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When pseudoscientific claims are challenged, the initial response is usually to repeat the claims, sometimes in a louder voice. The next step is often to denigrate the critic, usually by saying that they are only in it for the money or they are in a conspiracy with business interests. When this fails, quacks and charlatans are increasingly turning to the law in an attempt to get the courts to overturn science or at least to silence the critics.
Two recent examples related to vaccination demonstrate the process. Significantly, both attempts failed.
Two days before Christmas 2009 Barbara Loe Fisher of the National Vaccine Information Center sued Dr Paul Offit, journalist Amy Wallace and publisher Condé Nast because an article in Wired magazine had hurt her feelings by suggesting that she is sometimes careless about the truth. It is worth mentioning that on many occasions she has accused Dr Offit of being corrupt and caring more about money than the health of children. In a bizarre example of irony, she followed up three weeks later by calling for a free discussion of vaccination issues in an apparent attempt to redefine the meaning of the word "free" in the context of free speech
It was fully expected that the law would move at its normal glacial pace, but in the middle of March 2010 the court dismissed the action because Fisher and her powerful lawyer were not able to even establish that any cause for the suit existed. In the words of the court, she couldn't produce a "statement of fact that is capable of being proven true or false". At the time of writing no mention of the dismissal of the case has appeared on the NVIC web site or in any of the forums where Ms Fisher announced the suit. The NVIC site still, however, contains prominent misinformation about the dangers of vaccines, the reason for the original comments in Wired.
In another case of the law moving faster than anyone expected, decisions were handed down in March in the United States Court of Federal Claims - Office of Special Masters related to three rulings made by Special Masters in February 2009. The cases involved almost 5,000 claims for compensation for damage caused by vaccination.
Apart from the enrichment of lawyers, the huge number of claims lodged had two objectives. The first was to tie the courts up for years, during which time anti-vaccination liars could continually bleat about how the evil pharmaceutical companies were being sued. The second objective was based on the assumption that the courts would be influenced by sad tales of broken children and would award huge amounts of compensation, further enriching lawyers while simultaneously bankrupting the US vaccine compensation scheme (and providing much fodder for lying media campaigns).
The courts saw through these objectives, and in what became known as the Autism Omnibus Case, asked the lawyers to nominate the three best cases they had, cases which were so obviously winners that the courts would accept them. These cases were then each assigned to a Special Master, with the understanding that these test cases must be found to show scientific evidence of a connection between vaccination and autism before any other case would be heard. In February 2009 all three test cases were rejected by the Special Masters, effectively ending the attempt to abuse the courts to further the agenda of the anti-vaccination industry. Special mention was made of the incompetence and mendacity of several of the witnesses proposed and called by the claimants, with several heroes of the anti-vaccination movement declared to be deceitful and/or acting well outside their areas of expertise and competence.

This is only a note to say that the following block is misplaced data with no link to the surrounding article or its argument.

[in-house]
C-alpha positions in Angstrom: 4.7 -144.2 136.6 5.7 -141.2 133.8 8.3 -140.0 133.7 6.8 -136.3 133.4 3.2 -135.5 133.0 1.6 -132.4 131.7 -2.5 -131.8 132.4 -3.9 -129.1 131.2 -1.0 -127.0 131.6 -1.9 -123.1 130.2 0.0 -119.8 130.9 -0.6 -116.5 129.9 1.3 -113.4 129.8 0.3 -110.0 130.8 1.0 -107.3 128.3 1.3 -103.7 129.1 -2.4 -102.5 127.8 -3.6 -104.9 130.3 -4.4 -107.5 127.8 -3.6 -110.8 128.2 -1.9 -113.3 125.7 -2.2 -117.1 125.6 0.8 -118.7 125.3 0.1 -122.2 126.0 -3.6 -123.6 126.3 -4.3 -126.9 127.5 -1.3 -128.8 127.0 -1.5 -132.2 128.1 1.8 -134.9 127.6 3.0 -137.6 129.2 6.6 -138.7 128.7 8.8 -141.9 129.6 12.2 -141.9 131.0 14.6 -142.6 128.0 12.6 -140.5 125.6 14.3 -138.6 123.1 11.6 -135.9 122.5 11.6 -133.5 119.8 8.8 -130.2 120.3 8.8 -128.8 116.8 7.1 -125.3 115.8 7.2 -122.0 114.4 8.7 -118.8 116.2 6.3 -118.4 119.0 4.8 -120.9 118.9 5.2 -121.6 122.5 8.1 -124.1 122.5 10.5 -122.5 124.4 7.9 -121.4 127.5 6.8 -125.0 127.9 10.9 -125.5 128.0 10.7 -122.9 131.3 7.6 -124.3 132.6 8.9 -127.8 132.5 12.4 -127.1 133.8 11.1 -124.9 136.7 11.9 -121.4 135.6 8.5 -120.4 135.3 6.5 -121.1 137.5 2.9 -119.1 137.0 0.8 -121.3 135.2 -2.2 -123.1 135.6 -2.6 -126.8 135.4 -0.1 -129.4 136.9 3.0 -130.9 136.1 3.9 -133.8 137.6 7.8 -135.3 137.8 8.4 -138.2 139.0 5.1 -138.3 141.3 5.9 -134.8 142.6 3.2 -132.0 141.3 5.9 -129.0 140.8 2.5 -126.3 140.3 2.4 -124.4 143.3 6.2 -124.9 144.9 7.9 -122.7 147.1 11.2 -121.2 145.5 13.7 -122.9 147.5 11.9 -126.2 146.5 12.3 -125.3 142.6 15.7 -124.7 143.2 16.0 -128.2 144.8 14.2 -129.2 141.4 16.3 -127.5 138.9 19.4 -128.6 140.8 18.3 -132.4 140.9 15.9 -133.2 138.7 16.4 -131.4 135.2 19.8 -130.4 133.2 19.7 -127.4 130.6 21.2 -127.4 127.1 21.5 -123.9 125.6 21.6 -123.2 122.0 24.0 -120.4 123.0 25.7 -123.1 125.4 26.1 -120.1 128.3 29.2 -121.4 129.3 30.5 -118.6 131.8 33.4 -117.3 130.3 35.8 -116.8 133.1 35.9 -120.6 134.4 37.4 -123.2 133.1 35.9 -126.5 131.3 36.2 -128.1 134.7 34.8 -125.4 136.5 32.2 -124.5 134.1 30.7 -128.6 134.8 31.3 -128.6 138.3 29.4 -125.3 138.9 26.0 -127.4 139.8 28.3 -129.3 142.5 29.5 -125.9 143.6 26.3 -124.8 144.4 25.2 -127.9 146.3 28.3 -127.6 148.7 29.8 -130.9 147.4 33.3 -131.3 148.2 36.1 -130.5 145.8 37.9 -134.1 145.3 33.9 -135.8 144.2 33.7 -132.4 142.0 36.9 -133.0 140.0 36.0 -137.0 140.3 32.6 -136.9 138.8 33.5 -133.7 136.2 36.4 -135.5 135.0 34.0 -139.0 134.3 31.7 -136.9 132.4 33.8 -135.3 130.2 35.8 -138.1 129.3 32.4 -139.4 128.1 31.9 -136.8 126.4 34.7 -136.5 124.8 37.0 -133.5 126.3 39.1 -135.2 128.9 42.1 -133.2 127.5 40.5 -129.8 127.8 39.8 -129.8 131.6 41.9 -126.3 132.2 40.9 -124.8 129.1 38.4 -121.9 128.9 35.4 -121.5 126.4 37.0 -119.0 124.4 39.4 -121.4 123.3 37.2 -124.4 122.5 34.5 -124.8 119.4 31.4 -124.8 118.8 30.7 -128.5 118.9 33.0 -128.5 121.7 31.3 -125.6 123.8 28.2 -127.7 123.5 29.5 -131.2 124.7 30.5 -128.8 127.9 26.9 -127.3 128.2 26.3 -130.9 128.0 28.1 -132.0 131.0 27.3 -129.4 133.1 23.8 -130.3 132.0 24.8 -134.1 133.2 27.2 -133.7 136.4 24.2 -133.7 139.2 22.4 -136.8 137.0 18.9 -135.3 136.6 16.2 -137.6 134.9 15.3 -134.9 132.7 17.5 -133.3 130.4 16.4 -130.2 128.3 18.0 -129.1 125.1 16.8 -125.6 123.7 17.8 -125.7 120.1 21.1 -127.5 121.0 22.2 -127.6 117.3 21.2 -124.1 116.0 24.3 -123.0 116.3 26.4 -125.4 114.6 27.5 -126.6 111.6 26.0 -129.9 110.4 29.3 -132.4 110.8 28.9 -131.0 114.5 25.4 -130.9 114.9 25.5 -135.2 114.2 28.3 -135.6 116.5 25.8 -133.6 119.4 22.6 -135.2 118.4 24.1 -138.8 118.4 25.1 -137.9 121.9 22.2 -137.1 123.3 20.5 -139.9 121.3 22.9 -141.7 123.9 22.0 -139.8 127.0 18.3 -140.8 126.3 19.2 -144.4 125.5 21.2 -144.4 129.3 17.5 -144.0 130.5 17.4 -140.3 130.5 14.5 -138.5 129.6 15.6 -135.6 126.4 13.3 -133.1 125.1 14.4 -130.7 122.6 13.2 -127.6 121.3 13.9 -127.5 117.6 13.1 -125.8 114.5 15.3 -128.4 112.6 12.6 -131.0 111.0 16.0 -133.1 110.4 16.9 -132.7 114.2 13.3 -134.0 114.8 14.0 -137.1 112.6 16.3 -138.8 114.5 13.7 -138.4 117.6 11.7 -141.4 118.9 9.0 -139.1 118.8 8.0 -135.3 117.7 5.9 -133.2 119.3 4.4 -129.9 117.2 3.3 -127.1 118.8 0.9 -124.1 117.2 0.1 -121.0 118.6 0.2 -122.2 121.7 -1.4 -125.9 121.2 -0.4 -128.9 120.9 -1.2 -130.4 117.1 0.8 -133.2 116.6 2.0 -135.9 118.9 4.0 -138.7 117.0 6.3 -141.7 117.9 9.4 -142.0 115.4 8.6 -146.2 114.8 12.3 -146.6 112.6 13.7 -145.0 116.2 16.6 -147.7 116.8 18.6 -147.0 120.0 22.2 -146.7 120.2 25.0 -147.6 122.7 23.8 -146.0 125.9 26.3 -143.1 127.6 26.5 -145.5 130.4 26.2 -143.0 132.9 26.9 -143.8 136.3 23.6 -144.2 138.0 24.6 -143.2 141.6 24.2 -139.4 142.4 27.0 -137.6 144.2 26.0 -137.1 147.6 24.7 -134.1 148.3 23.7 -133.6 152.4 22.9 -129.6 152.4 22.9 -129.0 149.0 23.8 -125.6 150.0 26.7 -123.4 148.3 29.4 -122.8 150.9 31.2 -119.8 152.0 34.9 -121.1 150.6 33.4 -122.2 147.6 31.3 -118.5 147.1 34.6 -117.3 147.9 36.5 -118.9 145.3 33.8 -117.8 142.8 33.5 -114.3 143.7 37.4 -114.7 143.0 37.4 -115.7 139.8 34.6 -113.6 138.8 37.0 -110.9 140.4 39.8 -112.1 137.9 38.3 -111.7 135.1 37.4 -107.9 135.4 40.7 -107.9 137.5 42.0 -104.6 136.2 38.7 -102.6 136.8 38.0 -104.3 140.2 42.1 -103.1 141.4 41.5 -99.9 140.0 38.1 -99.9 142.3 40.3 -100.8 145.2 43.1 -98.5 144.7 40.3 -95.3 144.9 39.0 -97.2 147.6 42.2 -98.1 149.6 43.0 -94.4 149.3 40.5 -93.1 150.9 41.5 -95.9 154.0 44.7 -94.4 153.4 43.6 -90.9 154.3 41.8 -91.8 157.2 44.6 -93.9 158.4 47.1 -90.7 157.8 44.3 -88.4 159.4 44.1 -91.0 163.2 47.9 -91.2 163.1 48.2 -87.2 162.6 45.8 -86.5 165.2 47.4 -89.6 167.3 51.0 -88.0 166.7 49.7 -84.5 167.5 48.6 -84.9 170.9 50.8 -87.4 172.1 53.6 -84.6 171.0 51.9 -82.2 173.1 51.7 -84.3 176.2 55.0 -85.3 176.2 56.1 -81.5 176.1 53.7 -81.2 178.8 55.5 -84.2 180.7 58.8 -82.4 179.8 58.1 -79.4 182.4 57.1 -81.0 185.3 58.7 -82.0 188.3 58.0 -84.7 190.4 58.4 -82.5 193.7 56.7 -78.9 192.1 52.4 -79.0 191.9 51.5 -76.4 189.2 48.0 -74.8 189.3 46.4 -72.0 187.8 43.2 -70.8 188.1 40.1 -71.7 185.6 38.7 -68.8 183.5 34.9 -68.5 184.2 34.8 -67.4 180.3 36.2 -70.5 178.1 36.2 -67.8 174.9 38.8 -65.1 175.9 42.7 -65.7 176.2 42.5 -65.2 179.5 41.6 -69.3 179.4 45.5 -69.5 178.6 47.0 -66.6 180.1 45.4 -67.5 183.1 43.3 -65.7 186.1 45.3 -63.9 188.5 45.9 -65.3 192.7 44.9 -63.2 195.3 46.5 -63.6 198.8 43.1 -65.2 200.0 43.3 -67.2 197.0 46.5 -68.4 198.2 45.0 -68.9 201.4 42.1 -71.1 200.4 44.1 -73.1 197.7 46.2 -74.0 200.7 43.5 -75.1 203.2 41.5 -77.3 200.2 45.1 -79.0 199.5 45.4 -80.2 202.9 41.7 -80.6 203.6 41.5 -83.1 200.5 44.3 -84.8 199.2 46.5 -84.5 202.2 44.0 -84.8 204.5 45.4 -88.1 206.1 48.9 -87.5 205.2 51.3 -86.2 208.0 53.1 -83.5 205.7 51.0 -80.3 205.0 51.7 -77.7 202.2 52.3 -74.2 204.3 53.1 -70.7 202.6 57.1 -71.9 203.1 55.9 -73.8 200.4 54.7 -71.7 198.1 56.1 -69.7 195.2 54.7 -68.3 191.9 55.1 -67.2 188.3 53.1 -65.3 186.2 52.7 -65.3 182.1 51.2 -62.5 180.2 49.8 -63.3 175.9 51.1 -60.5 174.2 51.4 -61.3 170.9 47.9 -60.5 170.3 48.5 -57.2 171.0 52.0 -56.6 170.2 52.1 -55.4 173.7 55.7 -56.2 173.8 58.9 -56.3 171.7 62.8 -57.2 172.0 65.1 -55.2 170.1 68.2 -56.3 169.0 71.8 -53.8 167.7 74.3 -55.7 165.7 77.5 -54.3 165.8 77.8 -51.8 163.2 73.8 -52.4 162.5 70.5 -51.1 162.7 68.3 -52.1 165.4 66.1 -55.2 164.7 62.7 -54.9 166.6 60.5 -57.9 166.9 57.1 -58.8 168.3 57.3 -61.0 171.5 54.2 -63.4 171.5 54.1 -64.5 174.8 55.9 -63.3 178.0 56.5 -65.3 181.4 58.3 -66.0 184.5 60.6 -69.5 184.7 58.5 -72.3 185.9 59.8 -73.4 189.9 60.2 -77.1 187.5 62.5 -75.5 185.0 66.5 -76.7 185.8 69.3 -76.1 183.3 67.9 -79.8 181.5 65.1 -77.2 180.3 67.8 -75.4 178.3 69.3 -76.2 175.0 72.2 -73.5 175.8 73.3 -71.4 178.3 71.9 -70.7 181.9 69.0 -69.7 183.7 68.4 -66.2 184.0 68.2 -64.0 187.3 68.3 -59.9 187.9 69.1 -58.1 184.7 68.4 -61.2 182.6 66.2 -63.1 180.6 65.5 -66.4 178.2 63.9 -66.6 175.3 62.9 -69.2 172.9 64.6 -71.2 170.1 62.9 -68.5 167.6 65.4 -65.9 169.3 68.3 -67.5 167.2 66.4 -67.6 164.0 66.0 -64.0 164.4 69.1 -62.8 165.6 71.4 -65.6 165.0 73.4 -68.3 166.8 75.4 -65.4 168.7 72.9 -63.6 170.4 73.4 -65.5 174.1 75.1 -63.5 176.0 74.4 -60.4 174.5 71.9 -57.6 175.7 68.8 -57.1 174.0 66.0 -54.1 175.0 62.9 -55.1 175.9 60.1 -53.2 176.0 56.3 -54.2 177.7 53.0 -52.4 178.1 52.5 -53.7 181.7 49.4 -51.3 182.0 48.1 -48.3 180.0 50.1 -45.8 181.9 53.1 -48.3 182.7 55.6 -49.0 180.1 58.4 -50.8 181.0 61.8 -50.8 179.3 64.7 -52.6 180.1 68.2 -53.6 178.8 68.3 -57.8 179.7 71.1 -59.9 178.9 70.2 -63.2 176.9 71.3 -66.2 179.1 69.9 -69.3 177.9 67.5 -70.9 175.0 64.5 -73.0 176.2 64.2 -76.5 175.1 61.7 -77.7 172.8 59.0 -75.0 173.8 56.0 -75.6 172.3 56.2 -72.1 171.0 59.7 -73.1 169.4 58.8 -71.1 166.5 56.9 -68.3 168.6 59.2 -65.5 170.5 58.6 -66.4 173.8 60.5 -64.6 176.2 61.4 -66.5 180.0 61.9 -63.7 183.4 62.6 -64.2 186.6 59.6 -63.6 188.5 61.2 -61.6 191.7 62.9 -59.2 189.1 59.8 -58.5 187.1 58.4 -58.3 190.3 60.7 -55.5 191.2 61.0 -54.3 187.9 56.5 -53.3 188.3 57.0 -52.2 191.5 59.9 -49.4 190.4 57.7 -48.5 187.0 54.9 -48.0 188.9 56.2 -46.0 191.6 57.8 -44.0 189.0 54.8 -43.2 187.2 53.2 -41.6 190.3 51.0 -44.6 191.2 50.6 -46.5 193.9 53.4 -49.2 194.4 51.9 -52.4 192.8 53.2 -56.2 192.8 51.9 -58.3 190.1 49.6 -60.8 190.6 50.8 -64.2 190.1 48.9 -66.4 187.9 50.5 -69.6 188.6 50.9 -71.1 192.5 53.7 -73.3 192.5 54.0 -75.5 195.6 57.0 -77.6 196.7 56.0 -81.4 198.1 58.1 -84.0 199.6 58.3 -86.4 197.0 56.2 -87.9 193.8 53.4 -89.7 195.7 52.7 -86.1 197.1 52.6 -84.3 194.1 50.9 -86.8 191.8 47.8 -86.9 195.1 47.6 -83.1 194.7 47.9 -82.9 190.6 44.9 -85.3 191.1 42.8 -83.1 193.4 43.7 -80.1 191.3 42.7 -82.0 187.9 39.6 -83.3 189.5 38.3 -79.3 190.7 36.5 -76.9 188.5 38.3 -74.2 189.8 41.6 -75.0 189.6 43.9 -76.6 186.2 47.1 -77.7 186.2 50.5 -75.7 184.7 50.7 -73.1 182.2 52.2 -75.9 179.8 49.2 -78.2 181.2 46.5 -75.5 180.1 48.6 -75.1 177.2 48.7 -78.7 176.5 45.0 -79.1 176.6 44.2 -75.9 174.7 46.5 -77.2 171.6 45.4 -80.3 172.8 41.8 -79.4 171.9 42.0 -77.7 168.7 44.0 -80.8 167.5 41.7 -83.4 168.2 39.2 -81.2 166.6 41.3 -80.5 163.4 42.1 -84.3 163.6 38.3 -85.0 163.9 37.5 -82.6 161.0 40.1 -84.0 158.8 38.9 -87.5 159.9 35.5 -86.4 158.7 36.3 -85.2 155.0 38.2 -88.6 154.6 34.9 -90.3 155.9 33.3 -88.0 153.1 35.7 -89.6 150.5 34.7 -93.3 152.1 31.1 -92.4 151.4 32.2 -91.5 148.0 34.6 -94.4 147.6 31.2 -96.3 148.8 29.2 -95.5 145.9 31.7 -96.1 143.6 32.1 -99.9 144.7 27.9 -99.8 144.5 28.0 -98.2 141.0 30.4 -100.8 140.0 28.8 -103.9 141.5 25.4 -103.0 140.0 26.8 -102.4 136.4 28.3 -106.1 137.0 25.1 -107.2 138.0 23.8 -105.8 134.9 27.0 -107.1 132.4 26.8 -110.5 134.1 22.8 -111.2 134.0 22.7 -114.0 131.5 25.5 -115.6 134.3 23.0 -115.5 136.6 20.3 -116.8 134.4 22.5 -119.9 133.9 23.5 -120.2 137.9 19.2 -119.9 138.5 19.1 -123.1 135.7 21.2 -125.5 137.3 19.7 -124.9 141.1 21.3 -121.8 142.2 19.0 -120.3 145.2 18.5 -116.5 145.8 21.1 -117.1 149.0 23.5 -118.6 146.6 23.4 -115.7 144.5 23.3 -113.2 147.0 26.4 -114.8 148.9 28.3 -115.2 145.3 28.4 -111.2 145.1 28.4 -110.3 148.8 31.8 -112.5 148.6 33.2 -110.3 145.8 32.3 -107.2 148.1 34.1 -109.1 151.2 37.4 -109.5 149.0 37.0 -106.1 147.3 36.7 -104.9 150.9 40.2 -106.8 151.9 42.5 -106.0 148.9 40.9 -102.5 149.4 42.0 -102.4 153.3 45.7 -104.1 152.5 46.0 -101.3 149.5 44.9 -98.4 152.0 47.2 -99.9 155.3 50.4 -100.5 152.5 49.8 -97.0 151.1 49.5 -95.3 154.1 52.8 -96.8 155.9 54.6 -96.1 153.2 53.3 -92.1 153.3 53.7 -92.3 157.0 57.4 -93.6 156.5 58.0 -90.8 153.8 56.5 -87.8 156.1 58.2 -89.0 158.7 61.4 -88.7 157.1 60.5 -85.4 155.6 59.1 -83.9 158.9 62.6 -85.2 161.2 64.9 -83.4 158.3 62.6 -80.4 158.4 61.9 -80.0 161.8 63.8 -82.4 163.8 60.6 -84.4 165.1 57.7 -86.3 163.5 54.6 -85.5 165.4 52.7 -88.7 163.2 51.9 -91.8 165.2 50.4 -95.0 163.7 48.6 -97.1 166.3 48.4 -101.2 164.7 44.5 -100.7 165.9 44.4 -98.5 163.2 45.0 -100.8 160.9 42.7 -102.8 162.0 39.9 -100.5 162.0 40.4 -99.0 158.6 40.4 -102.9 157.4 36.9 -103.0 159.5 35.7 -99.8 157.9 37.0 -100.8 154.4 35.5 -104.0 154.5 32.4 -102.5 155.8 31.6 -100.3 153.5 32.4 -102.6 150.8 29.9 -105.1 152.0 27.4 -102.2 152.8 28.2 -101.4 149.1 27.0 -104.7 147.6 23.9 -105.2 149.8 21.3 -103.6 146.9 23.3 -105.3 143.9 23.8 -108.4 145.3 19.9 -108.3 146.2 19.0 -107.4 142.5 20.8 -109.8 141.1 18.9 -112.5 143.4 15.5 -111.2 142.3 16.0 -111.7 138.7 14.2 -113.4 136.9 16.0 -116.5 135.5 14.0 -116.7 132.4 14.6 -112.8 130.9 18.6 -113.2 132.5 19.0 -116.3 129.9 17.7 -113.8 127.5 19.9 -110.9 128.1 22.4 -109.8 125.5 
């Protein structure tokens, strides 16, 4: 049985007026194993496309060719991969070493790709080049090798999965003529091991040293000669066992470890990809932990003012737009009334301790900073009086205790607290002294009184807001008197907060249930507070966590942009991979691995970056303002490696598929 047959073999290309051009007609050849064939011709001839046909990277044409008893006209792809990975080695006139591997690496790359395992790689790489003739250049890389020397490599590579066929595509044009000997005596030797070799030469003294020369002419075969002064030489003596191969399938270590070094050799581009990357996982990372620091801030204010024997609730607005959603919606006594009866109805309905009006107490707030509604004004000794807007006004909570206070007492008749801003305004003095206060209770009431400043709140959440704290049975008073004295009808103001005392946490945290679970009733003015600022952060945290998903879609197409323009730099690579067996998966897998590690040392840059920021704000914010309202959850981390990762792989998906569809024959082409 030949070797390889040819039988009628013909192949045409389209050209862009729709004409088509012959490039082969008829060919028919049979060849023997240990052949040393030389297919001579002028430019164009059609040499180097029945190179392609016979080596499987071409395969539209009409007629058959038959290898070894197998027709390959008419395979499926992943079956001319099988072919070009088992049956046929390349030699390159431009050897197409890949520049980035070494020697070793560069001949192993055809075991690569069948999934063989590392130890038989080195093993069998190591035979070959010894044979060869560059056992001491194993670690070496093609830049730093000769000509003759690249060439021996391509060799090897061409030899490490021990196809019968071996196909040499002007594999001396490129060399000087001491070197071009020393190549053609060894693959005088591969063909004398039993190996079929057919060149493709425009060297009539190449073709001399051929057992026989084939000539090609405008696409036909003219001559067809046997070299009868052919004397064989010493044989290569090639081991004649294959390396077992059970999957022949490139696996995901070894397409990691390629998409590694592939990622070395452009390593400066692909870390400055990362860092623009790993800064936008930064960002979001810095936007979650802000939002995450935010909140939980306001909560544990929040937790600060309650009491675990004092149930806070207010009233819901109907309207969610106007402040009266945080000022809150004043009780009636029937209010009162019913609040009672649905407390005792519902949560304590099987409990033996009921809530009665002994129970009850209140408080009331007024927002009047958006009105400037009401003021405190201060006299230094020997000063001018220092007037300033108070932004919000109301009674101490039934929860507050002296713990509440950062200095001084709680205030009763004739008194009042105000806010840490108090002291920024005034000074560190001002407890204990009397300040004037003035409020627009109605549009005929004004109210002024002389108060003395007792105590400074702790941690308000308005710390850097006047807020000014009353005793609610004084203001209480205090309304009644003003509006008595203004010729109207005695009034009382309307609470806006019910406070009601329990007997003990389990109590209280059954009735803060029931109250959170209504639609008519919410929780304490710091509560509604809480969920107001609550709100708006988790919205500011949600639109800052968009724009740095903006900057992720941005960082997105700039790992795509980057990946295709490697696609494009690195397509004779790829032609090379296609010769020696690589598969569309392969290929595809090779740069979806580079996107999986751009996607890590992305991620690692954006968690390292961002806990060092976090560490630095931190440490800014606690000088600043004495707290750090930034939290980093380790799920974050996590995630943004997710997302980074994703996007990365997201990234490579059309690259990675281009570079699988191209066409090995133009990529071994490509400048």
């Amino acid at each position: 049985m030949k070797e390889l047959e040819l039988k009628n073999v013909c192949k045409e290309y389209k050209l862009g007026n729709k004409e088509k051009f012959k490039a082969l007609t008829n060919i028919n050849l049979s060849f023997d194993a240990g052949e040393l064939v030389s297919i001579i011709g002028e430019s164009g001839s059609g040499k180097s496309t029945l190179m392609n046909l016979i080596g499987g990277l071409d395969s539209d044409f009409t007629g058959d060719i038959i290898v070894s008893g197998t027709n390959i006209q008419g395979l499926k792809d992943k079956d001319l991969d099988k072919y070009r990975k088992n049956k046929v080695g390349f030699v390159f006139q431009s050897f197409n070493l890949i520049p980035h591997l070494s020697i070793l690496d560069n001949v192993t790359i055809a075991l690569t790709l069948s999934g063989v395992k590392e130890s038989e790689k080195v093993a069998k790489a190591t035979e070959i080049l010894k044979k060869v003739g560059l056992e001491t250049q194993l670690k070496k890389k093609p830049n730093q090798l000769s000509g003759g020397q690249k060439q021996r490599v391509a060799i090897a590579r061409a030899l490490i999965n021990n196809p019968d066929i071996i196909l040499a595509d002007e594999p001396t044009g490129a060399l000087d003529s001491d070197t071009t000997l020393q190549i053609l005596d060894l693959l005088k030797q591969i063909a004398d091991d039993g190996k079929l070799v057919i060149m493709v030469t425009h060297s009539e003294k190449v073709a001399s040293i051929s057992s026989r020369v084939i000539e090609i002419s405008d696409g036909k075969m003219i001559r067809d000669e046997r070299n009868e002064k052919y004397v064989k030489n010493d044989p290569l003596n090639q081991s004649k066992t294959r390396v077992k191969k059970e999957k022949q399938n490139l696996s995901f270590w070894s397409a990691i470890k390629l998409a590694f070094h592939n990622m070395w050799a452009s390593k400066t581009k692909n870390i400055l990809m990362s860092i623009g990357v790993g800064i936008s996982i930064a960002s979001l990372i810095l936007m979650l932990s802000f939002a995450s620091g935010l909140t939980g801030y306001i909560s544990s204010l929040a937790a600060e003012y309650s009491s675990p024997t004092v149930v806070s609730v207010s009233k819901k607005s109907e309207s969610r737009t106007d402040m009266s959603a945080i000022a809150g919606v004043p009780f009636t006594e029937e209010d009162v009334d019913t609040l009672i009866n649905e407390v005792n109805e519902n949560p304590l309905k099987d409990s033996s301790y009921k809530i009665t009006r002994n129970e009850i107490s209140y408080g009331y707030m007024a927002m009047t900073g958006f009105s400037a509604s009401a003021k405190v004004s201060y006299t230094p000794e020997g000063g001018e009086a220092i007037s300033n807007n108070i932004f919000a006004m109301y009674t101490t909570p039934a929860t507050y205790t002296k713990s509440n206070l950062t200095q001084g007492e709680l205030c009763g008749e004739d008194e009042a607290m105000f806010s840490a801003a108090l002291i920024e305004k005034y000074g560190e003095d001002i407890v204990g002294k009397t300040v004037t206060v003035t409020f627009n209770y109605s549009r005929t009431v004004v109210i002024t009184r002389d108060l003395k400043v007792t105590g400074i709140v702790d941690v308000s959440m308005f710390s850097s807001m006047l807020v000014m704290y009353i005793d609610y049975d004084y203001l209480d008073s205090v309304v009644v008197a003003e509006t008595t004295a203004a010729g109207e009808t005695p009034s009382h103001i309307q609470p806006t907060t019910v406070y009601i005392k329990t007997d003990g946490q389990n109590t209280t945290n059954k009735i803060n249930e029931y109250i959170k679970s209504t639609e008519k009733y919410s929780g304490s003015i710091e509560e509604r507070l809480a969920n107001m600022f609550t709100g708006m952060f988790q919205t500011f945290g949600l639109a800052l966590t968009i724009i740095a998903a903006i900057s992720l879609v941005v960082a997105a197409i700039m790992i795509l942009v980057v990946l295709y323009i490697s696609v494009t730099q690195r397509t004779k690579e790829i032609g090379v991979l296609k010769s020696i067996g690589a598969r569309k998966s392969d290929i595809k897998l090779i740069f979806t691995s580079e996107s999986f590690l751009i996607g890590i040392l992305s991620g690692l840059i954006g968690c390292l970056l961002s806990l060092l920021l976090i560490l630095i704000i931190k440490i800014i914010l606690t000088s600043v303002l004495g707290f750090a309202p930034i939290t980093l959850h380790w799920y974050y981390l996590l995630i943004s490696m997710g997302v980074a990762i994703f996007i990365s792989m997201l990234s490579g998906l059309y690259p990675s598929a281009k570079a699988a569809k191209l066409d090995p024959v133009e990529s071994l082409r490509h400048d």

The reaction of the ant-vaccinationists was predictable, ranging from ridiculing and defaming the Special Masters to simply ignoring the fact that any rulings had been made or any criticism of the "scientific" heroes offered. It was business as usual in the anti-vaccination trade. In March 2010 all appeals were rejected. If people want to prove that vaccinations cause autism they have to produce more scientific evidence than they brought into these court sessions. Courts are often influenced by sentiment and public opinion in cases involving sick children, but in these cases the courts ruled that the kids might have problems but nobody was going to get money by claiming that the vaccinations caused the problems.
And what are the anti-vaccination liars saying about this latest slap-down? Well, so far I have been told that the courts are obviously in the pay of Big Pharma and that anybody who trusts the government is a fool because everybody knows that mercury in vaccines causes autism. Like I said above, business as usual, but that's what happens when people don't care even a little bit about the truth.
This article was published as the Naked Skeptic column in the May 2010 edition of
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